As is the case on the nearby Plaza Bridge, each year thematic panels are placed on the terrace linking the bridge to Major's Hill Park, a terrace that passes by the Chateau Laurier and looms over the east side of the Rideau Canal. There were a series of panels this year highlighting National Historic Sites, at least one in each province and territory, with panels at each end marking an extra one. Our National Historic Sites are managed by Parks Canada, and protect places of historic or cultural value. This first panel features Rocky Mountain House, a reconstructed trading post, in Alberta.
Also in Alberta, this is the Bar U Ranch.
Fort Anne is a National Historic site found in Nova Scotia.
The Northwest Territories is home to Saoyu-?ehdaco National Historic Site, a sacred place for the Sahtu First Nation.
This one is a mere few minutes walk away. The Rideau Canal is both a National Historic Site and a UNESCO World Heritage Site. This photograph features it just upstream from the Ottawa Locks, with the Ottawa Convention Centre in the background.
Dawson Historical Complex is a designated historic site in the Yukon's Dawson City, where among other things, Robert Service's cabin is preserved in the frontier town. He was a poet who evoked the days of the Gold Rush in his writings.
Prince Edward Island is represented here by Charlottetown's Great George Street Historic District, where statues of the Fathers of Confederation can be found here in the town where much of Canada's Confederation was shaped.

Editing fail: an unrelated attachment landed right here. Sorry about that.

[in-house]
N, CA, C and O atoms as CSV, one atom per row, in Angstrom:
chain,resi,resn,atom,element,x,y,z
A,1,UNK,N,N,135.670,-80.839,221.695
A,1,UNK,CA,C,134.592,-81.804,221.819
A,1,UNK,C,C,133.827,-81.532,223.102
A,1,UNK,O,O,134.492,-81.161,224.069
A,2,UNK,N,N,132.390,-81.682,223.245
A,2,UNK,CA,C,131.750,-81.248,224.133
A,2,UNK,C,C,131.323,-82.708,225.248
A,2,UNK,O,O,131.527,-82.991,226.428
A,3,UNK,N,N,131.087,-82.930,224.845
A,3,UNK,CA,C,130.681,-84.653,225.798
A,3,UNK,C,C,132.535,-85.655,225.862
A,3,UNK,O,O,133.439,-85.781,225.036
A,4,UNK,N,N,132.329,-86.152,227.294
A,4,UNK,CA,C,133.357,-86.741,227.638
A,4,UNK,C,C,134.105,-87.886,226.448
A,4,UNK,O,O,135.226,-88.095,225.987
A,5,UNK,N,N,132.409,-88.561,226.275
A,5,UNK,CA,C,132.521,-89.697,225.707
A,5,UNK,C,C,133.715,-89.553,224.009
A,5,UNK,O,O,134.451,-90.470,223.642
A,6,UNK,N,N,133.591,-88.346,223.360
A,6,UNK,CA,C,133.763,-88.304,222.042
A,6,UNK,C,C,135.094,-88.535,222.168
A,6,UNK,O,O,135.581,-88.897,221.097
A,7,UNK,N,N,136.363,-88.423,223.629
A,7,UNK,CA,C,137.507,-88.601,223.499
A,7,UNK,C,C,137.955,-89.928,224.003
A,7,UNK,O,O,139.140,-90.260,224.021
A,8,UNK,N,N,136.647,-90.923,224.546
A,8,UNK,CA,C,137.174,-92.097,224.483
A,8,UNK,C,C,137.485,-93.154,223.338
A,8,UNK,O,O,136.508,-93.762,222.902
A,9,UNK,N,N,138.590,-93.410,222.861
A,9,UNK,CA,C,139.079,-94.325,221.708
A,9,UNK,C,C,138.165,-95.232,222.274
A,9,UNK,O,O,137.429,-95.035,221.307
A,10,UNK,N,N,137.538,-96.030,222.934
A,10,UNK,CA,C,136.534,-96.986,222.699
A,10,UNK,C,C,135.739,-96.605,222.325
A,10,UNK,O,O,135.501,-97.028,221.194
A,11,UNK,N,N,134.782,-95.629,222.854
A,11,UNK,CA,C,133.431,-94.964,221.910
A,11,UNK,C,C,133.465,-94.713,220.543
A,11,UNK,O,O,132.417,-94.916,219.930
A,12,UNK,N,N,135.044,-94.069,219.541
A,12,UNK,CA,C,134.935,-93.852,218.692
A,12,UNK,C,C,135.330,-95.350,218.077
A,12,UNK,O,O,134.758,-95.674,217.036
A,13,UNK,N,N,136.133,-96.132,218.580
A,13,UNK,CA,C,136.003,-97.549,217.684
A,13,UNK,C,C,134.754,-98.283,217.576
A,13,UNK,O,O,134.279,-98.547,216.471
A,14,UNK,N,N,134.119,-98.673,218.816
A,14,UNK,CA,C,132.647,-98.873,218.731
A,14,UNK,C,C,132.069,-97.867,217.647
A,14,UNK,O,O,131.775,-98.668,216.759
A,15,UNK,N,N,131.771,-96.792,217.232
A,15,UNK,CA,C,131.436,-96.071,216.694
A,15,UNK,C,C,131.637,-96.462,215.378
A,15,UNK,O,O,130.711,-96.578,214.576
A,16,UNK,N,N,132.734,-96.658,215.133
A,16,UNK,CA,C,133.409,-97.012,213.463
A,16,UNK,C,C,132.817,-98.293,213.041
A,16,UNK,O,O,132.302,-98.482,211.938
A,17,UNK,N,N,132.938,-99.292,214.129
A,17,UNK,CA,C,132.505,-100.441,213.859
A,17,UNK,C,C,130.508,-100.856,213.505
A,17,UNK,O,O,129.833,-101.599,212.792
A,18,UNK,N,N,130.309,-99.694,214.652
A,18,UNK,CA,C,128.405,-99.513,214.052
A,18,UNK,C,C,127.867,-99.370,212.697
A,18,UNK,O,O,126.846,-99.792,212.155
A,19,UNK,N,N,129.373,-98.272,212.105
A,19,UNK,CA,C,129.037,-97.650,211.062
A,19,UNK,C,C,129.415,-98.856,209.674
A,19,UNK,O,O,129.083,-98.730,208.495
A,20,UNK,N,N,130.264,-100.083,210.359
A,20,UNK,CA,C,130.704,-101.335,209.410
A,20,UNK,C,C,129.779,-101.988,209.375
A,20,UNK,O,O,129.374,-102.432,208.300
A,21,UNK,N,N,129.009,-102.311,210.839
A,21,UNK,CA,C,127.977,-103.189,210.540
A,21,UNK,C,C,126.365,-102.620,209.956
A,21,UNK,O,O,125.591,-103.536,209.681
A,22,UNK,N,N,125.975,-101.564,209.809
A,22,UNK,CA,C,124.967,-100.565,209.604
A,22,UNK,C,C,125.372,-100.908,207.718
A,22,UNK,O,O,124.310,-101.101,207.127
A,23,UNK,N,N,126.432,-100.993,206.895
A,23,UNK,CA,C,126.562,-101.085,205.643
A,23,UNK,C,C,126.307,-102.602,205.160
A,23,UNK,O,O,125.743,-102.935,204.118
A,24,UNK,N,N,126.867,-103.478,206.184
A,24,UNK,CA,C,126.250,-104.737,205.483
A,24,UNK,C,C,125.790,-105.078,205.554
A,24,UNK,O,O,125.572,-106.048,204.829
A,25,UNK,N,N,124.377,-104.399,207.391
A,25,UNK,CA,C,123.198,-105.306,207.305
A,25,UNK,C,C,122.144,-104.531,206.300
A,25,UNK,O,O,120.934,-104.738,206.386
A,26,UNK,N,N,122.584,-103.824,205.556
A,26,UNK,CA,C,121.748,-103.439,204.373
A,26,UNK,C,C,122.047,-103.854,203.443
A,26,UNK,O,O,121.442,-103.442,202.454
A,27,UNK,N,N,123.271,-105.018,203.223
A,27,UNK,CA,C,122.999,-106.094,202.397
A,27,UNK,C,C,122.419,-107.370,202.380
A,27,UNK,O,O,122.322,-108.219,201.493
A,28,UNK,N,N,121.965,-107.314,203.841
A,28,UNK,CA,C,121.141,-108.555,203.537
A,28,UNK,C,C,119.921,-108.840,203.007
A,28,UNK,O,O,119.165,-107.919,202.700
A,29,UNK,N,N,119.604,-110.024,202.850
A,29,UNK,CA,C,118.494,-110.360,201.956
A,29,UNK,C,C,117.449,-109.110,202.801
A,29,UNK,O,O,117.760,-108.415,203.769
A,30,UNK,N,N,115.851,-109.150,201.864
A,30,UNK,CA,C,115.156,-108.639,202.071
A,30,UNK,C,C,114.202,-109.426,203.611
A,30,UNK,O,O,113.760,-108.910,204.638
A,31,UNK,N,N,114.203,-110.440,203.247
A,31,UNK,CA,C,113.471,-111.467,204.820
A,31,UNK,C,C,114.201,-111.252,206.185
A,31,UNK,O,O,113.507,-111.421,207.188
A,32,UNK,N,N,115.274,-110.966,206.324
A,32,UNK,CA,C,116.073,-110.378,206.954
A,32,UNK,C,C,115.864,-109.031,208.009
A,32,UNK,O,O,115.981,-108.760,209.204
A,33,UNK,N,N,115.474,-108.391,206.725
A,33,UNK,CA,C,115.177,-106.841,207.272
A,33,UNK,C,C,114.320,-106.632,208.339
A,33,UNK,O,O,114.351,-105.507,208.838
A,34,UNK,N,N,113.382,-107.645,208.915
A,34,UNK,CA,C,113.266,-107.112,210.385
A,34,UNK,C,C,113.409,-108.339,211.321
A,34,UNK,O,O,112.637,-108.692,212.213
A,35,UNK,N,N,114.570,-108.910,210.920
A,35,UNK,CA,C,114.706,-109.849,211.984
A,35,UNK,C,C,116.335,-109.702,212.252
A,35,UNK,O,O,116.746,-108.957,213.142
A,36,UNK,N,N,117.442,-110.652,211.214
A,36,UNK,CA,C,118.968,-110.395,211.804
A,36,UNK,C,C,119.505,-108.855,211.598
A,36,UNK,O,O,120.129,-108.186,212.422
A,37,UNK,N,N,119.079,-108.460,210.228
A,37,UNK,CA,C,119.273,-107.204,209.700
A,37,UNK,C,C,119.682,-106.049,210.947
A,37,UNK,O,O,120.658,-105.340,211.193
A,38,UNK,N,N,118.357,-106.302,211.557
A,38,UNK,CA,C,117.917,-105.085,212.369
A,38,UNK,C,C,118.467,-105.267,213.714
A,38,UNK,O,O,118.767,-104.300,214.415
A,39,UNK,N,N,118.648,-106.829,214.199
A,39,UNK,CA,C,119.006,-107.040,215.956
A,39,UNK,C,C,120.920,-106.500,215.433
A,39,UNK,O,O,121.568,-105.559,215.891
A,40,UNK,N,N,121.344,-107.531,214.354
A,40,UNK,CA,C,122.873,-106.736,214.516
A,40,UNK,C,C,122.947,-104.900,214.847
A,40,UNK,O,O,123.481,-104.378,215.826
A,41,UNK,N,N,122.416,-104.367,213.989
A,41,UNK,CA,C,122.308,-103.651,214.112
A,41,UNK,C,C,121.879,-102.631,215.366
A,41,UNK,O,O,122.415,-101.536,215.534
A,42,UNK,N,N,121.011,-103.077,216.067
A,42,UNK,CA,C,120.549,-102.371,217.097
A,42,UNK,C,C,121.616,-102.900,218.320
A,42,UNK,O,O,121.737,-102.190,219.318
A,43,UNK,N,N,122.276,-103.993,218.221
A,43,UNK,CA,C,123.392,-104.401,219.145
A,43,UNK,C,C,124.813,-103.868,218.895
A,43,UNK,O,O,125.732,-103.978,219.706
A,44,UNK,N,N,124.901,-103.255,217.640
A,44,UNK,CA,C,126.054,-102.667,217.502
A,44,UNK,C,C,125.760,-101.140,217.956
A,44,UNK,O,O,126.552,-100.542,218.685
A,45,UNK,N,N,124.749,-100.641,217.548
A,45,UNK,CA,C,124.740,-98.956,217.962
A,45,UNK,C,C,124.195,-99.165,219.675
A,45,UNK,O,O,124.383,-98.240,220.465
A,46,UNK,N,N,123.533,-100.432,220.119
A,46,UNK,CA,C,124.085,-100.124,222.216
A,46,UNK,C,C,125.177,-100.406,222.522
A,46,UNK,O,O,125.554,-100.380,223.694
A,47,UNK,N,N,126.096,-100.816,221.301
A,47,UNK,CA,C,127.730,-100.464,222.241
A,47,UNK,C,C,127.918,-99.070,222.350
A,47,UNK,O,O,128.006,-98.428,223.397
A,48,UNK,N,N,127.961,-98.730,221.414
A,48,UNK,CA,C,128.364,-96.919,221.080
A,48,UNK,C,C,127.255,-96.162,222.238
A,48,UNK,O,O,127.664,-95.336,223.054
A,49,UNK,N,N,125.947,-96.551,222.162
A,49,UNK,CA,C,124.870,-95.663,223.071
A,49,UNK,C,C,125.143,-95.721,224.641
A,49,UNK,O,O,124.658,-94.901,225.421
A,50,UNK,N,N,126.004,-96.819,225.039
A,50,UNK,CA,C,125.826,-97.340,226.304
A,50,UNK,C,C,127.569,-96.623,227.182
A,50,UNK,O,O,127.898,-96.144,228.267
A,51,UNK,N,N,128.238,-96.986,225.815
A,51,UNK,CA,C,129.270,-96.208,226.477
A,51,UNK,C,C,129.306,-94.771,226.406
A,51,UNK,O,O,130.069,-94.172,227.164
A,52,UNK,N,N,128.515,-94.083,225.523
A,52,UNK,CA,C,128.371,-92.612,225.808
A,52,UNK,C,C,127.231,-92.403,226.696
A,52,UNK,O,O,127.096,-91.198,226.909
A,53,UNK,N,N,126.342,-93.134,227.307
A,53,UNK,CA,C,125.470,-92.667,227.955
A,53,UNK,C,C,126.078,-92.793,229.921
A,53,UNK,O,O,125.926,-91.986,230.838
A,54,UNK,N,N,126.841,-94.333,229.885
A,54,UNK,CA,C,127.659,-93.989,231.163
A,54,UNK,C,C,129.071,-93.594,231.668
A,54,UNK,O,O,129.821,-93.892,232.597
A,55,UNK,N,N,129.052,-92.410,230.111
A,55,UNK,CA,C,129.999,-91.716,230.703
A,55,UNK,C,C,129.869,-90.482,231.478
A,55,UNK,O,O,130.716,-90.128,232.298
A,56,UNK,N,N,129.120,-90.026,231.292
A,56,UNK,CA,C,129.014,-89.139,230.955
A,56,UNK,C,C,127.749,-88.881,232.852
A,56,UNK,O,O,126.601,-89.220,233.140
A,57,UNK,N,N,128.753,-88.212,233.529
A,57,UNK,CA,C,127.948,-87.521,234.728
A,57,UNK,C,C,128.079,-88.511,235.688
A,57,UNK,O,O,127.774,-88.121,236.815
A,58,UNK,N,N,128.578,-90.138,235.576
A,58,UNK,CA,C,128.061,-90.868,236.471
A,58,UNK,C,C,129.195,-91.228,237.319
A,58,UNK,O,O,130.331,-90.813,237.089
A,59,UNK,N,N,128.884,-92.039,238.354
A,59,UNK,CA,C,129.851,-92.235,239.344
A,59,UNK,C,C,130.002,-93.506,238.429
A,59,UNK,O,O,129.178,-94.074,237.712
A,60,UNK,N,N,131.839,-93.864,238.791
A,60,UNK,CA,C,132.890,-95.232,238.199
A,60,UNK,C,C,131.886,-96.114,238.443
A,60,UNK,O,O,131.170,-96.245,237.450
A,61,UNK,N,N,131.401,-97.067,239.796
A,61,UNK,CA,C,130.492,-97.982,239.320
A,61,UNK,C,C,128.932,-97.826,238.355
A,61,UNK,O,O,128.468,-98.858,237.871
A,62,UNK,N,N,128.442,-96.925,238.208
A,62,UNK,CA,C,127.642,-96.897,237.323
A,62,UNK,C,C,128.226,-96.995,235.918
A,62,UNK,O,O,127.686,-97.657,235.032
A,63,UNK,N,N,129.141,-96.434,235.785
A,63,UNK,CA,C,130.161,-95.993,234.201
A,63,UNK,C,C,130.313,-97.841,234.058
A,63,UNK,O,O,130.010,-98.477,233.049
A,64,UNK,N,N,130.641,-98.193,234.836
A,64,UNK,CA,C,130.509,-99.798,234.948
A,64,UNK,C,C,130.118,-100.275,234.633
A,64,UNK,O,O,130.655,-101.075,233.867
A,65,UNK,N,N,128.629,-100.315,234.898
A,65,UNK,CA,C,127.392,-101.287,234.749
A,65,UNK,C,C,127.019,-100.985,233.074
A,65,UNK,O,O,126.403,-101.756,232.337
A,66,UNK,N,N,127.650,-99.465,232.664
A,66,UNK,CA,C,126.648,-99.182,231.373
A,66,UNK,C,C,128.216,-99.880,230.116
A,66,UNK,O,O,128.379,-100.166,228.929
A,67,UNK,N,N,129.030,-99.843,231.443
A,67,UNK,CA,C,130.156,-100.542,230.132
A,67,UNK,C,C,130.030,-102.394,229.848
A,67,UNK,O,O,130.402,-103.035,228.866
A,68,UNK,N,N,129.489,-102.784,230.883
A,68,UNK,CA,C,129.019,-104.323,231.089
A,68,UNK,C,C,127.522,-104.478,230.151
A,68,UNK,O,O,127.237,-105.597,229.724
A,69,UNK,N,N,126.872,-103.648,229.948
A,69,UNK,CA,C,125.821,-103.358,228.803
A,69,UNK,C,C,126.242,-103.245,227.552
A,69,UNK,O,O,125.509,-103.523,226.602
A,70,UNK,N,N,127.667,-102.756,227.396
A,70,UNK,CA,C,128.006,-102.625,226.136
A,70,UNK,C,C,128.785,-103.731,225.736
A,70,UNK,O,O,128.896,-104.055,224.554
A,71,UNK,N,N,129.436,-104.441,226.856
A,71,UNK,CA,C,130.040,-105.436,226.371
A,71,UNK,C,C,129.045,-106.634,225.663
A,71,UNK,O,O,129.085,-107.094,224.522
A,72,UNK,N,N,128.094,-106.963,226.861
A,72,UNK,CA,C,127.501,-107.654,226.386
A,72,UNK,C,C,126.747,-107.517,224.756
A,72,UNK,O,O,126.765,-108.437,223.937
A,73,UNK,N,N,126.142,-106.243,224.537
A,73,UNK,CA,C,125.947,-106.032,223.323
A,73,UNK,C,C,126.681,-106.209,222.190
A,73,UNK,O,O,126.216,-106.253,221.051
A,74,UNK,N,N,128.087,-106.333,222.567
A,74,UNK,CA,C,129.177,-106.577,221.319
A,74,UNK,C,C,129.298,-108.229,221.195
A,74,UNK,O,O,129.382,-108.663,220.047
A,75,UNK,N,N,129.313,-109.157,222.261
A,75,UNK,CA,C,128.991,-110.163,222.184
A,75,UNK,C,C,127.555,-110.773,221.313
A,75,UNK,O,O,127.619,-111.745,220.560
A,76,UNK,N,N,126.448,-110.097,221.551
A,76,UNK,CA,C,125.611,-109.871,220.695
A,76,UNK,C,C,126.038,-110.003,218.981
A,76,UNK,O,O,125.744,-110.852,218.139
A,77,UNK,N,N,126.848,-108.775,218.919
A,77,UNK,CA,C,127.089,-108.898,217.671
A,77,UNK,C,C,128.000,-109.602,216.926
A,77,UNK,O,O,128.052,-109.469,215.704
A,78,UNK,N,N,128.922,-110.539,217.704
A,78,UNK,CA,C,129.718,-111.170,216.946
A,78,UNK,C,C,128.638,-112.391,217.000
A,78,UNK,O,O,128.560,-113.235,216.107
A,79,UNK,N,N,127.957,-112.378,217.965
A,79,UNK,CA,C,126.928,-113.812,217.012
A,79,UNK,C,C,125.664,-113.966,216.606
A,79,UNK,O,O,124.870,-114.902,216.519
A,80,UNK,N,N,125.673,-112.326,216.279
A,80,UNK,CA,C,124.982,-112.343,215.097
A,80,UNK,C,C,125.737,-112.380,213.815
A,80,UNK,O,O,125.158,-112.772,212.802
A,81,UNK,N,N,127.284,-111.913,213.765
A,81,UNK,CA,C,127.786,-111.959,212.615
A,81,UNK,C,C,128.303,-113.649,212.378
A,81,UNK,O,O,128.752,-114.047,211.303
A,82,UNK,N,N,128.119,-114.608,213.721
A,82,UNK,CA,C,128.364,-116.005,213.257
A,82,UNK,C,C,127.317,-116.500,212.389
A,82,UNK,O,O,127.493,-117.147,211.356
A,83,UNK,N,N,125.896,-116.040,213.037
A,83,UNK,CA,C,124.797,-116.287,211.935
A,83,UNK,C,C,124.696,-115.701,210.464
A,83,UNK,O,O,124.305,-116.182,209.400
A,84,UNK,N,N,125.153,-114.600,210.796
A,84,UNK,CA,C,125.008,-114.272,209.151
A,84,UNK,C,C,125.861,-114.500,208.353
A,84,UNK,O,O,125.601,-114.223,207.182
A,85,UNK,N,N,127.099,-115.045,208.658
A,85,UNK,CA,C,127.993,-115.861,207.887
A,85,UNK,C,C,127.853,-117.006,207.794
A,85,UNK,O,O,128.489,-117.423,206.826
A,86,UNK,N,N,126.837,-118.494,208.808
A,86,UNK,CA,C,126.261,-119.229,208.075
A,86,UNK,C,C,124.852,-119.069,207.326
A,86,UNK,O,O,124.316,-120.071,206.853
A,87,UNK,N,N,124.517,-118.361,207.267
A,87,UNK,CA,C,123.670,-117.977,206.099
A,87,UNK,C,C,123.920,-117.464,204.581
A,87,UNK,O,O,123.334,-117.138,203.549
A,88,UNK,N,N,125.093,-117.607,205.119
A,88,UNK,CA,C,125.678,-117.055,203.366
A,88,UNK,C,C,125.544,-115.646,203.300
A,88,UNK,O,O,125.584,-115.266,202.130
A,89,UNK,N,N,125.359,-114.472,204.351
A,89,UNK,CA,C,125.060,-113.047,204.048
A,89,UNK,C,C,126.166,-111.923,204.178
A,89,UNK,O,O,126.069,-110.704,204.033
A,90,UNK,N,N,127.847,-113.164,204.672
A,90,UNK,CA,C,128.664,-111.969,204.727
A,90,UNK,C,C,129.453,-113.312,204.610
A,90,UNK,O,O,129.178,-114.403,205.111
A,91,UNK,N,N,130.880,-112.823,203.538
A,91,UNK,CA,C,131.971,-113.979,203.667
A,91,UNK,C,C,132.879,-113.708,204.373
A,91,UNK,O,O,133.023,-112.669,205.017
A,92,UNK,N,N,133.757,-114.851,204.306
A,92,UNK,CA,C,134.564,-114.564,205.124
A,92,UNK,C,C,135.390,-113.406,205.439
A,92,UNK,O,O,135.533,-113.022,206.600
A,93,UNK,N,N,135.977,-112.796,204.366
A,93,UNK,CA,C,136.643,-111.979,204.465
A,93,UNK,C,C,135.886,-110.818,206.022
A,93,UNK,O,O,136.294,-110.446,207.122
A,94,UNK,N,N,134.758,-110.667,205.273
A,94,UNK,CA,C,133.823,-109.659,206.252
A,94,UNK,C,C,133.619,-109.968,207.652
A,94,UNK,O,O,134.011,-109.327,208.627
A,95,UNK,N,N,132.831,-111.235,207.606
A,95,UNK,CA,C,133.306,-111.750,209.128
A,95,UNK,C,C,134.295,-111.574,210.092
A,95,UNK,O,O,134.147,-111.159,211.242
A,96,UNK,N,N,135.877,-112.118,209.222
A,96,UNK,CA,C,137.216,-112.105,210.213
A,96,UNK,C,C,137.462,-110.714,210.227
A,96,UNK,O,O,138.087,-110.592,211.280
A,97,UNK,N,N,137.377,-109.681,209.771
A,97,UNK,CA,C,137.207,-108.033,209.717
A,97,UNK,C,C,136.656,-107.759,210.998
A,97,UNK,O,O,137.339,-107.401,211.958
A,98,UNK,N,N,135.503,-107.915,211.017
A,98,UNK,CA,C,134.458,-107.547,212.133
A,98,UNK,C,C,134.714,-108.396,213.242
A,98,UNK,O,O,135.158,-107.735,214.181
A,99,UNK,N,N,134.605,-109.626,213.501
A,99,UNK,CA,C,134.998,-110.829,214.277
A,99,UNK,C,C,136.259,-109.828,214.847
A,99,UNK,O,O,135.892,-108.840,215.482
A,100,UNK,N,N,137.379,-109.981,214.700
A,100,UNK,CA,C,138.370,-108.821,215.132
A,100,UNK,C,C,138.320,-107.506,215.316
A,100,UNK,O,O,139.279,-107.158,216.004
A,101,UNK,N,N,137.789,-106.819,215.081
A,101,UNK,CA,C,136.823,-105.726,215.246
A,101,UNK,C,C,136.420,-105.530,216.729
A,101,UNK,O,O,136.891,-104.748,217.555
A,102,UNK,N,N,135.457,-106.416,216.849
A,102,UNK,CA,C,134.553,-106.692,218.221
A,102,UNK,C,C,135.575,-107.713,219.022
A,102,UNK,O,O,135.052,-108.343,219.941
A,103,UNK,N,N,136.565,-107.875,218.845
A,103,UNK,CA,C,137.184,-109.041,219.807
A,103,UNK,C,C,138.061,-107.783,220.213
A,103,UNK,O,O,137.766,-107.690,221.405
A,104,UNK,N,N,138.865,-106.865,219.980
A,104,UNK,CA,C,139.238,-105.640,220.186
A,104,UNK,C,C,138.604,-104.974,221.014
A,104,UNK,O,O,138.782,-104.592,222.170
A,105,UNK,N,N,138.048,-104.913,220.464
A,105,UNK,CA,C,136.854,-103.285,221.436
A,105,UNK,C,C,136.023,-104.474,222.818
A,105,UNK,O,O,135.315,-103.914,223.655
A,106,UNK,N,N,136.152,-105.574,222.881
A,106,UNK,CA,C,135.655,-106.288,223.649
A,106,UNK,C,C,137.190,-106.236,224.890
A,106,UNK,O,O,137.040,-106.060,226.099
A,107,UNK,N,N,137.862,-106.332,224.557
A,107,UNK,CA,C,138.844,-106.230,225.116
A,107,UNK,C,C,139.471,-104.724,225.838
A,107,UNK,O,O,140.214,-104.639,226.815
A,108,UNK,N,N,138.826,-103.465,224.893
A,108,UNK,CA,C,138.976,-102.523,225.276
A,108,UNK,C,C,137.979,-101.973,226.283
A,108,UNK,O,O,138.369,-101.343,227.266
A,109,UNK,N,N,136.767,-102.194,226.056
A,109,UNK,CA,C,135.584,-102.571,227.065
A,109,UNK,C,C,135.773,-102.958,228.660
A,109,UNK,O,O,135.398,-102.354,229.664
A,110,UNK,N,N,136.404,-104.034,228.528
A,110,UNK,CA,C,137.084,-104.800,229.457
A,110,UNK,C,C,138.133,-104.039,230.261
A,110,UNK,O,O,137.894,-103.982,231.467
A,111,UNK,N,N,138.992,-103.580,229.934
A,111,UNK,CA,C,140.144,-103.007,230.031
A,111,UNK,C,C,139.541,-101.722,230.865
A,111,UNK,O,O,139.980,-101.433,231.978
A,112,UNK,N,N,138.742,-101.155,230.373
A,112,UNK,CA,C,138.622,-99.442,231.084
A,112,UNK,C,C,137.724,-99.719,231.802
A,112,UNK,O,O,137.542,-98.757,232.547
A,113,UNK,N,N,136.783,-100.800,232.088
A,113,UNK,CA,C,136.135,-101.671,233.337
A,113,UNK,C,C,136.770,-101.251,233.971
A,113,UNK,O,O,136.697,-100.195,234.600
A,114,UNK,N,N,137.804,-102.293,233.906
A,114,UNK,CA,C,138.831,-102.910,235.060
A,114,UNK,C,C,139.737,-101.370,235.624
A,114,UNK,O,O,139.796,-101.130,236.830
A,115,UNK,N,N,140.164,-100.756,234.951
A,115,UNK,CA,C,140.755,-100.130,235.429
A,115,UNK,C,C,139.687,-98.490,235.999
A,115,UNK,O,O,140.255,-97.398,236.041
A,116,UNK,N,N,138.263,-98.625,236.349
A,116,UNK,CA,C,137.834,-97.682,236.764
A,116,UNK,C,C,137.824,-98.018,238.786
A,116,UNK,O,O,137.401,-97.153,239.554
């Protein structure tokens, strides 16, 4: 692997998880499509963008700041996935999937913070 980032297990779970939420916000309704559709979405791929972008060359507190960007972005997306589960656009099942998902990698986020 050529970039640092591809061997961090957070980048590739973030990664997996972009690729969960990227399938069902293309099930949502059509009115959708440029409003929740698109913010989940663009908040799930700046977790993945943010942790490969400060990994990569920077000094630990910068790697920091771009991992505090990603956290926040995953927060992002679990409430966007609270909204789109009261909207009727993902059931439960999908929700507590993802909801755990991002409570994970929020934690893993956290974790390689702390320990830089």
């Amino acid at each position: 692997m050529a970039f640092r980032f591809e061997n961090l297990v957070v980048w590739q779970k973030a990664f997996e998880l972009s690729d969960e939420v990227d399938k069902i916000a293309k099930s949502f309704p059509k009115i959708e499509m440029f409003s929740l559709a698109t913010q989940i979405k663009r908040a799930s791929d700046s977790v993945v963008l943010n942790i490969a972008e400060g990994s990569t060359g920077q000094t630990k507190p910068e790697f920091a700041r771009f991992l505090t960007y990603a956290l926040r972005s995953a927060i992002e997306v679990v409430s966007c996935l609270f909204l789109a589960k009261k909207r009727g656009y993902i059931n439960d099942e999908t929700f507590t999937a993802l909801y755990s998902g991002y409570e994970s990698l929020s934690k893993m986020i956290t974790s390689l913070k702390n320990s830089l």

Fort Beausejour-Fort Cumberland National Historic Site can be found in New Brunswick, and is the site of two separate forts, one French and the second one British, from the pre-Confederation era.
Grosse-Ile and the Irish Memorial N.H.S. can be found in Quebec. Millions of immigrants were quarantined here for a time in the 19th and early 20th centuries before passage into Canada, a good number of them Irish. Thousands of them died of diseases before they could begin a new life in the country. This place has been preserved for posterity.
Fort Battleford is in Saskatchewan, and was founded in the 19th century as an outpost for the Northwest Mounted Police, the predecessor to the RCMP.
British Columbia features something different. The Gulf of Georgia Cannery preserves a former fish processing plant for posterity, allowing contemporary visitors to step back in time, while also providing a different kind of locale for local artisans.
Cape Spear Lighthouse is in Newfoundland & Labrador. It is the most easterly point in North America, so this lighthouse greets the dawn first each day.
The underwater sites of the wrecks of the Franklin Expedition, the H.M.S. Erebus and H.M.S. Terror, have been set aside as National Historic Sites since their discovery some years ago in the waters of Nunavut.
Prince Of Wales Fort is to be found in Manitoba, and was originally founded as a fur trading fort.
I finish with the far end of these, which features Signal Hill in St. John's, Newfoundland, where the guns are fired at noon.